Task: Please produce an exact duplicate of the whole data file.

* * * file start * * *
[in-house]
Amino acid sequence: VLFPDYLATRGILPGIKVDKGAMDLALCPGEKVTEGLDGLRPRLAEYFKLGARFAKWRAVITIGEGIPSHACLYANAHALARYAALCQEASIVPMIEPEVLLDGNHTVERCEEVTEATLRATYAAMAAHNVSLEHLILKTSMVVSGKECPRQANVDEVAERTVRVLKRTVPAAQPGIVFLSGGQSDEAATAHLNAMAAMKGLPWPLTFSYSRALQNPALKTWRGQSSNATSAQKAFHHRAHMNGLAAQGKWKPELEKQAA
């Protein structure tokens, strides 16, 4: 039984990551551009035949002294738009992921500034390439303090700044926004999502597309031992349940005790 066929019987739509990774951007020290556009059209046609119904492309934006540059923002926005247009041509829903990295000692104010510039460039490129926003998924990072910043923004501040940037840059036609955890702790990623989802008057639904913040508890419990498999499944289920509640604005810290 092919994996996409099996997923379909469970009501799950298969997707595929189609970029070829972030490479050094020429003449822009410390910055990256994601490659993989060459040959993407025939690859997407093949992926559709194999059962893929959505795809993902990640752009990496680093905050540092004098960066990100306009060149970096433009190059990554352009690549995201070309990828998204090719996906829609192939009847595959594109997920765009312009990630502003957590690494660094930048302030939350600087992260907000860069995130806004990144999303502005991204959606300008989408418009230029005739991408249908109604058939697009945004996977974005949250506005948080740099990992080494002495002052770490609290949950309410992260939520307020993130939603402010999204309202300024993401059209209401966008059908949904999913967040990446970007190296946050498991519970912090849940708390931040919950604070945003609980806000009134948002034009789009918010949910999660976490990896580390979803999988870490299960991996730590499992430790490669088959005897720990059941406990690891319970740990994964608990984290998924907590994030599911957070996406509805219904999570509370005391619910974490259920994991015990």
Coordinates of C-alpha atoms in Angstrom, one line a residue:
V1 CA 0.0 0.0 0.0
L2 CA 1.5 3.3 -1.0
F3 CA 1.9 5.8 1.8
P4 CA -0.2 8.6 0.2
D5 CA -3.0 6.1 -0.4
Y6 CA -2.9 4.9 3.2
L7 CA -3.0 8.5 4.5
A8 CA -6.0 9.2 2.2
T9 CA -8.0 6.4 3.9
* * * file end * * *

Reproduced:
[in-house]
Amino acid sequence: VLFPDYLATRGILPGIKVDKGAMDLALCPGEKVTEGLDGLRPRLAEYFKLGARFAKWRAVITIGEGIPSHACLYANAHALARYAALCQEASIVPMIEPEVLLDGNHTVERCEEVTEATLRATYAAMAAHNVSLEHLILKTSMVVSGKECPRQANVDEVAERTVRVLKRTVPAAQPGIVFLSGGQSDEAATAHLNAMAAMKGLPWPLTFSYSRALQNPALKTWRGQSSNATSAQKAFHHRAHMNGLAAQGKWKPELEKQAA
């Protein structure tokens, strides 16, 4: 039984990551551009035949002294738009992921500034390439303090700044926004999502597309031992349940005790 066929019987739509990774951007020290556009059209046609119904492309934006540059923002926005247009041509829903990295000692104010510039460039490129926003998924990072910043923004501040940037840059036609955890702790990623989802008057639904913040508890419990498999499944289920509640604005810290 092919994996996409099996997923379909469970009501799950298969997707595929189609970029070829972030490479050094020429003449822009410390910055990256994601490659993989060459040959993407025939690859997407093949992926559709194999059962893929959505795809993902990640752009990496680093905050540092004098960066990100306009060149970096433009190059990554352009690549995201070309990828998204090719996906829609192939009847595959594109997920765009312009990630502003957590690494660094930048302030939350600087992260907000860069995130806004990144999303502005991204959606300008989408418009230029005739991408249908109604058939697009945004996977974005949250506005948080740099990992080494002495002052770490609290949950309410992260939520307020993130939603402010999204309202300024993401059209209401966008059908949904999913967040990446970007190296946050498991519970912090849940708390931040919950604070945003609980806000009134948002034009789009918010949910999660976490990896580390979803999988870490299960991996730590499992430790490669088959005897720990059941406990690891319970740990994964608990984290998924907590994030599911957070996406509805219904999570509370005391619910974490259920994991015990």
Coordinates of C-alpha atoms in Angstrom, one line a residue:
V1 CA 0.0 0.0 0.0
L2 CA 1.5 3.3 -1.0
F3 CA 1.9 5.8 1.8
P4 CA -0.2 8.6 0.2
D5 CA -3.0 6.1 -0.4
Y6 CA -2.9 4.9 3.2
L7 CA -3.0 8.5 4.5
A8 CA -6.0 9.2 2.2
T9 CA -8.0 6.4 3.9